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Digester Turns Waste into Power for Brewery and Indoor Farm

By Casey Cora | November 13, 2012 6:34pm | Updated on November 20, 2012 3:33pm

BACK OF THE YARDS — A new high-tech system at the experimental vertical farm is turning trash into treasure.

The system, which takes in nasty waste and converts it into energy, is being installed at The Plant, where it will power aquaponic farms and even beer and kombucha breweries.

The anaerobic digester, will be constructed outside the converted meat packing facility turned “social enterprise” at 1400 W. 46th St., which aims to create an eco-friendly food production facility.

The contraption, which looks like a giant tank, will be filled with spent grain from the brewery, food waste from the commercial kitchen and neighborhood restaurants and fats and grease from nearby rendering and meatpacking plants.

Once mixed together, those materials produce a concoction of methane and carbon dioxide known as biogas that will feed a generator providing heat and power to the 93,500 square foot building and its tenants, including New Chicago Beer Co.

The Nov. 9 groundbreaking brings the facility one big step closer to complete energy independence.

“That energy will be used in energy-intensive activities, such as brewing beer [and] lighting the farm spaces” The Plant president John Edel said during the groundbreaking ceremony, according to Chicagoist.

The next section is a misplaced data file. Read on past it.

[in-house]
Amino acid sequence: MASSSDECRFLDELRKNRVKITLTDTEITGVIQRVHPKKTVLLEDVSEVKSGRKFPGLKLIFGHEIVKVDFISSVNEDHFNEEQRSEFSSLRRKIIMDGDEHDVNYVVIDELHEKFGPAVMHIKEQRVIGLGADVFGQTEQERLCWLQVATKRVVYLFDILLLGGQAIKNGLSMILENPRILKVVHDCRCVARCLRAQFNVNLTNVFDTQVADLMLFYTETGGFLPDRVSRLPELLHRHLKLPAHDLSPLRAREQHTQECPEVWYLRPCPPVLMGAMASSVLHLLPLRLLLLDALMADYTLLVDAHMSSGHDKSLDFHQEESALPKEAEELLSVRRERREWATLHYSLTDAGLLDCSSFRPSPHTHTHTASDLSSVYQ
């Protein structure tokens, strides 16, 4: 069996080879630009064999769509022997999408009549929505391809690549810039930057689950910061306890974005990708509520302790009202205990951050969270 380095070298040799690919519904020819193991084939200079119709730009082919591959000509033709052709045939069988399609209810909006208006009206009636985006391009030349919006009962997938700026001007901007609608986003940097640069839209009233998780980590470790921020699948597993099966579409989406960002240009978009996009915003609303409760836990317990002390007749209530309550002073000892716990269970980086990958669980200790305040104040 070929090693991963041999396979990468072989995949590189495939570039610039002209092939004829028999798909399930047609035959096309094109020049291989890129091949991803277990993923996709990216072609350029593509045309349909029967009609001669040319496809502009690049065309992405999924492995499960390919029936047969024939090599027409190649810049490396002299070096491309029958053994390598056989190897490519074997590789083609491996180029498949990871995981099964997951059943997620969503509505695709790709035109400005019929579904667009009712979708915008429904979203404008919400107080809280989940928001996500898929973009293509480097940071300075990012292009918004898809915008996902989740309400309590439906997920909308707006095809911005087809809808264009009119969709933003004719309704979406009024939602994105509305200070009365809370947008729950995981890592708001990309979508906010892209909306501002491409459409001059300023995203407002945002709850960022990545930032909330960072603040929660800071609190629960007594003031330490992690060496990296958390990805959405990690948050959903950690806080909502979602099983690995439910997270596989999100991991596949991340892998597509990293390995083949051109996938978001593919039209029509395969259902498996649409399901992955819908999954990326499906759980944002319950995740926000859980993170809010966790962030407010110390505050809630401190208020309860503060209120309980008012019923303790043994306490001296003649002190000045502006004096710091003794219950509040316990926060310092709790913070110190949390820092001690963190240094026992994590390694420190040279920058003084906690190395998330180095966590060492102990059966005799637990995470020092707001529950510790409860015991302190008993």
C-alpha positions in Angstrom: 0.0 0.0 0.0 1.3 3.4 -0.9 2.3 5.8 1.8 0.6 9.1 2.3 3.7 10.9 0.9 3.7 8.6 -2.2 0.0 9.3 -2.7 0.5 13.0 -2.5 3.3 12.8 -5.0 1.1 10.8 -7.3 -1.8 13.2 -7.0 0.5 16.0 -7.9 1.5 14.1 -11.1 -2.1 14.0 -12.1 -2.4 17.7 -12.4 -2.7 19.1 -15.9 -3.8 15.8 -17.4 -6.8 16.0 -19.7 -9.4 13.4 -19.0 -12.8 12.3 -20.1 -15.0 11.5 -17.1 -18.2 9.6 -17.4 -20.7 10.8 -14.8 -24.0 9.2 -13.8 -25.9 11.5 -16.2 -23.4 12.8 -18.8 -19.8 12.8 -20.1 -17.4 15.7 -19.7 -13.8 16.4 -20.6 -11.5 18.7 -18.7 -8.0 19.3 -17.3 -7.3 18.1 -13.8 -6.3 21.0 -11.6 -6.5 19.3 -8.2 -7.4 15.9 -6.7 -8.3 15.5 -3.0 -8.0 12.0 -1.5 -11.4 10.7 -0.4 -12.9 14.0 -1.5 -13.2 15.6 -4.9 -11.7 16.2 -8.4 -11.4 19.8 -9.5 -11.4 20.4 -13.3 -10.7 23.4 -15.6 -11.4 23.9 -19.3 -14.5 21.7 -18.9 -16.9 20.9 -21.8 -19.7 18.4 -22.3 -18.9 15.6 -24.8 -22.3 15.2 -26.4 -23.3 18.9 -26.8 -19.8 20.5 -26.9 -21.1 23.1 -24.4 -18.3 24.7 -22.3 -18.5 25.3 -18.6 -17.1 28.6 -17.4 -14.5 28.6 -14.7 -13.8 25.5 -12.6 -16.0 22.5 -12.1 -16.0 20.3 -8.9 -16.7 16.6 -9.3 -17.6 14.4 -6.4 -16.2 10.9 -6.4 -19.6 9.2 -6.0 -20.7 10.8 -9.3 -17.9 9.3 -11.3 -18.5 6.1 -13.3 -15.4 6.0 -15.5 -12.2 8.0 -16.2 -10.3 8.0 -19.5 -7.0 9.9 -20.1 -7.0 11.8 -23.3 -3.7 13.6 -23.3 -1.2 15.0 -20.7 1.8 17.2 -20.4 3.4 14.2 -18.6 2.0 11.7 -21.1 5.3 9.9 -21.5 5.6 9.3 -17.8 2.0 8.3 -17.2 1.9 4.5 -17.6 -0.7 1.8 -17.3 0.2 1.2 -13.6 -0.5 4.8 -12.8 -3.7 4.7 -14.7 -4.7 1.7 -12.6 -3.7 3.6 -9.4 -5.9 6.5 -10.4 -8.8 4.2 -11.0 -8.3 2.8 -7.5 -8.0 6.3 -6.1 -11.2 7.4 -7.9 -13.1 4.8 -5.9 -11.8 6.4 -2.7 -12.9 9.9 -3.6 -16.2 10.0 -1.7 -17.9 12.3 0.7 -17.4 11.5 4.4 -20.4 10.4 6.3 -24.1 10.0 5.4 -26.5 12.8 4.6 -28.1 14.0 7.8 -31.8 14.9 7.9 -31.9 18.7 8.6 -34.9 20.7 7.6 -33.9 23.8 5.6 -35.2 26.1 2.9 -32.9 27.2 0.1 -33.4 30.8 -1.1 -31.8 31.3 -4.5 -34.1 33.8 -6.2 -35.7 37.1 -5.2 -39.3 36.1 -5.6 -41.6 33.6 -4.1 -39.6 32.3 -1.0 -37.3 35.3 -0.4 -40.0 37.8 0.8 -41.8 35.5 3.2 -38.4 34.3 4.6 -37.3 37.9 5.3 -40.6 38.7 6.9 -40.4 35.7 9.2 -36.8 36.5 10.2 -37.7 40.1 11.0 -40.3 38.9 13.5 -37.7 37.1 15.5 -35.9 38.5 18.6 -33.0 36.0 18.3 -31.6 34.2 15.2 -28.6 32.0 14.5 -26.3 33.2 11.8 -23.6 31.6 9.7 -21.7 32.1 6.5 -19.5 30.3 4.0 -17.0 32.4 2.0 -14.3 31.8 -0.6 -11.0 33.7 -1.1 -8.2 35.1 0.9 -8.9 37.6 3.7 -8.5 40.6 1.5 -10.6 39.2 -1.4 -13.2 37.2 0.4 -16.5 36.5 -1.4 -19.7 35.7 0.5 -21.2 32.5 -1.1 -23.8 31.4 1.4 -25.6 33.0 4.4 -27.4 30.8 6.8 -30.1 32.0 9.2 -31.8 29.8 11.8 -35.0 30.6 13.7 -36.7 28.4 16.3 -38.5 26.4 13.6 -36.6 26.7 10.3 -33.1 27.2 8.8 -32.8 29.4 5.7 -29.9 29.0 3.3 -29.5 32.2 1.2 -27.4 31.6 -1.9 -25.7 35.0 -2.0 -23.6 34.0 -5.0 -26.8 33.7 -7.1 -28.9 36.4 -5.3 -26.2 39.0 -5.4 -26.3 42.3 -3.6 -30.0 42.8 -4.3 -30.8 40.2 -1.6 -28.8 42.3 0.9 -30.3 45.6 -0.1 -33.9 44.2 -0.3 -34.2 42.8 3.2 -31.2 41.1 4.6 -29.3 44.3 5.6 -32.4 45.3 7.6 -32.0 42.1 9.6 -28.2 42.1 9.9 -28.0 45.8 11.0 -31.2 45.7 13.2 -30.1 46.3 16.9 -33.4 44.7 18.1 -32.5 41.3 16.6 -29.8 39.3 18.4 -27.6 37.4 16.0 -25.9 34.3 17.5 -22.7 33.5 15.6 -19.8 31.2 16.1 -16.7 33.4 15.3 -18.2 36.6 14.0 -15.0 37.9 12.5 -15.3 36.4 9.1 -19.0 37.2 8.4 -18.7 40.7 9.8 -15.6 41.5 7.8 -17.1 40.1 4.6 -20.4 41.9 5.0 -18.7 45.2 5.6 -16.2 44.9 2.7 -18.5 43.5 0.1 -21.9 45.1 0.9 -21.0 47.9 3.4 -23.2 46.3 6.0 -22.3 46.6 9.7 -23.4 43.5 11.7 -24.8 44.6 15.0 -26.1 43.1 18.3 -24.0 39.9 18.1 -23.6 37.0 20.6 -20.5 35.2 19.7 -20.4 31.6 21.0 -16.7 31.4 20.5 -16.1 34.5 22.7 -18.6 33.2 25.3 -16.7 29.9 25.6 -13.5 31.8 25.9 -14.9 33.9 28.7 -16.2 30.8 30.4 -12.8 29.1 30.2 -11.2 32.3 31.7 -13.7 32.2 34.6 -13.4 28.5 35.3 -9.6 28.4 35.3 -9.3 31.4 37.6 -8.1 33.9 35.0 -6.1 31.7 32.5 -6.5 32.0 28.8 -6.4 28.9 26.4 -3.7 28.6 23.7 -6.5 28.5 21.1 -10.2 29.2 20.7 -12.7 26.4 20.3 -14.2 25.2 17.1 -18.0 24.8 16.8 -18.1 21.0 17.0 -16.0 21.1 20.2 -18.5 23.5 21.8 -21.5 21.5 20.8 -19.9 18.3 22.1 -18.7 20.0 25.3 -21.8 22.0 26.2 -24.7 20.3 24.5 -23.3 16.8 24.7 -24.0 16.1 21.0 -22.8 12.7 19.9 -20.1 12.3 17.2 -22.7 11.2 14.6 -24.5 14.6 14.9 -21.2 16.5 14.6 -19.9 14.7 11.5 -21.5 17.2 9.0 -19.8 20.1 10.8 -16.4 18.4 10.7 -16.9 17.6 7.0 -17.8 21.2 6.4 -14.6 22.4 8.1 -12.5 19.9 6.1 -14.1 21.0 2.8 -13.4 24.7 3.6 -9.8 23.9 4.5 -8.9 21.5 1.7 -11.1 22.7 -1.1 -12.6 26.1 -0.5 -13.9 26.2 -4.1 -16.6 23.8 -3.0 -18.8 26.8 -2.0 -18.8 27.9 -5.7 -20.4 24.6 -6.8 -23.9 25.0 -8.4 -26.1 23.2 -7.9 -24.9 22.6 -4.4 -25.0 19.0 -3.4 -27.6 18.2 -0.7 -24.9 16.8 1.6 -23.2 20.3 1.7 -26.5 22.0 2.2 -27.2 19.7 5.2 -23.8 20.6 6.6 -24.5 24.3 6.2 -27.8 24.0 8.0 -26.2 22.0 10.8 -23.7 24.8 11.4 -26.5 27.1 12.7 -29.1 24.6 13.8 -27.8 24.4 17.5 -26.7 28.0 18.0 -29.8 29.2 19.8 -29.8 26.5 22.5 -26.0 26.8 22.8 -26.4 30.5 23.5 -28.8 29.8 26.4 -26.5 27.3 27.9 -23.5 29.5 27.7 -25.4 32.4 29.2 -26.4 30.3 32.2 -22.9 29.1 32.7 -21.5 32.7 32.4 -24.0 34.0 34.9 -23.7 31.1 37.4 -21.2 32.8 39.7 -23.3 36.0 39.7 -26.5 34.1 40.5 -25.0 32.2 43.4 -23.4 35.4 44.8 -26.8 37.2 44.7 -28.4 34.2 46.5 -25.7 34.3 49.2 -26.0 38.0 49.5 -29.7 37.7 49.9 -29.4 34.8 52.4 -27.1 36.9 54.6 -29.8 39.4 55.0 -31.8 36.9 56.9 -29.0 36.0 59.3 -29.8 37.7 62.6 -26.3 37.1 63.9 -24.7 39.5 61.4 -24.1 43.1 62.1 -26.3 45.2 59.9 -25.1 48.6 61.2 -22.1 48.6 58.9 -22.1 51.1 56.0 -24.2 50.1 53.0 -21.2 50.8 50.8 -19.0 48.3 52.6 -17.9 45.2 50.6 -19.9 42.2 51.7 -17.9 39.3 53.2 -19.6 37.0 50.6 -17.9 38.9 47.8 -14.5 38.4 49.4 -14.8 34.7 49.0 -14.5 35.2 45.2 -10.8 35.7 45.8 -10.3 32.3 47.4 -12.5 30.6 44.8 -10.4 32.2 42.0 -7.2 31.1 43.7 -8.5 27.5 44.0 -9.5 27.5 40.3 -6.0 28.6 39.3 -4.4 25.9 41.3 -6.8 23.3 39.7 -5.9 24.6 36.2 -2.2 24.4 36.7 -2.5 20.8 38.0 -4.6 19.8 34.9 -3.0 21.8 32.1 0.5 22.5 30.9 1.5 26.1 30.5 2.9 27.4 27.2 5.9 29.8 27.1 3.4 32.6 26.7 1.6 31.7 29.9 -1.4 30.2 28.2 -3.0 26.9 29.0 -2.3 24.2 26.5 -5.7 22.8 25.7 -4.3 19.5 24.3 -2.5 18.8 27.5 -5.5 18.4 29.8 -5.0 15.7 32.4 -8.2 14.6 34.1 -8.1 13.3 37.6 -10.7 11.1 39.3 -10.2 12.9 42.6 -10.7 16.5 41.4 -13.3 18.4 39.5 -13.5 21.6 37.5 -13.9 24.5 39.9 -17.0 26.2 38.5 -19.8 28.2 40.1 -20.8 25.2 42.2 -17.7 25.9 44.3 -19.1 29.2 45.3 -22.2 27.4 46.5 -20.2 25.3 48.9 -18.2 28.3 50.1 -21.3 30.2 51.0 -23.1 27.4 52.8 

“Using renewable energy will hopefully change how food is produced everywhere. It will bring renewable energy into our jobs, our communities, and into how we produce food,” he said.

The machine is built by Eisenmann, a German manufacturing giant with its U.S. headquarters in Crystal Lake.

Eisenmann mechanical engineer Tom Grapz said The Plant's new system is a departure from typical digesters, which take cow manure and mix it with other forms of waste to create biogas. He sees the action at The Plant as a catalyst for urban farms across the country.

"It's going to open up a whole new market segment," he said. "Instead of trucking waste hundreds of miles to a landfill, you utilize the energy source on the site."

The project will cost an estimated $3 million and is partially funded by state grant money and loans from the Chicago Community Loan Fund. It is slated for completion by 2013.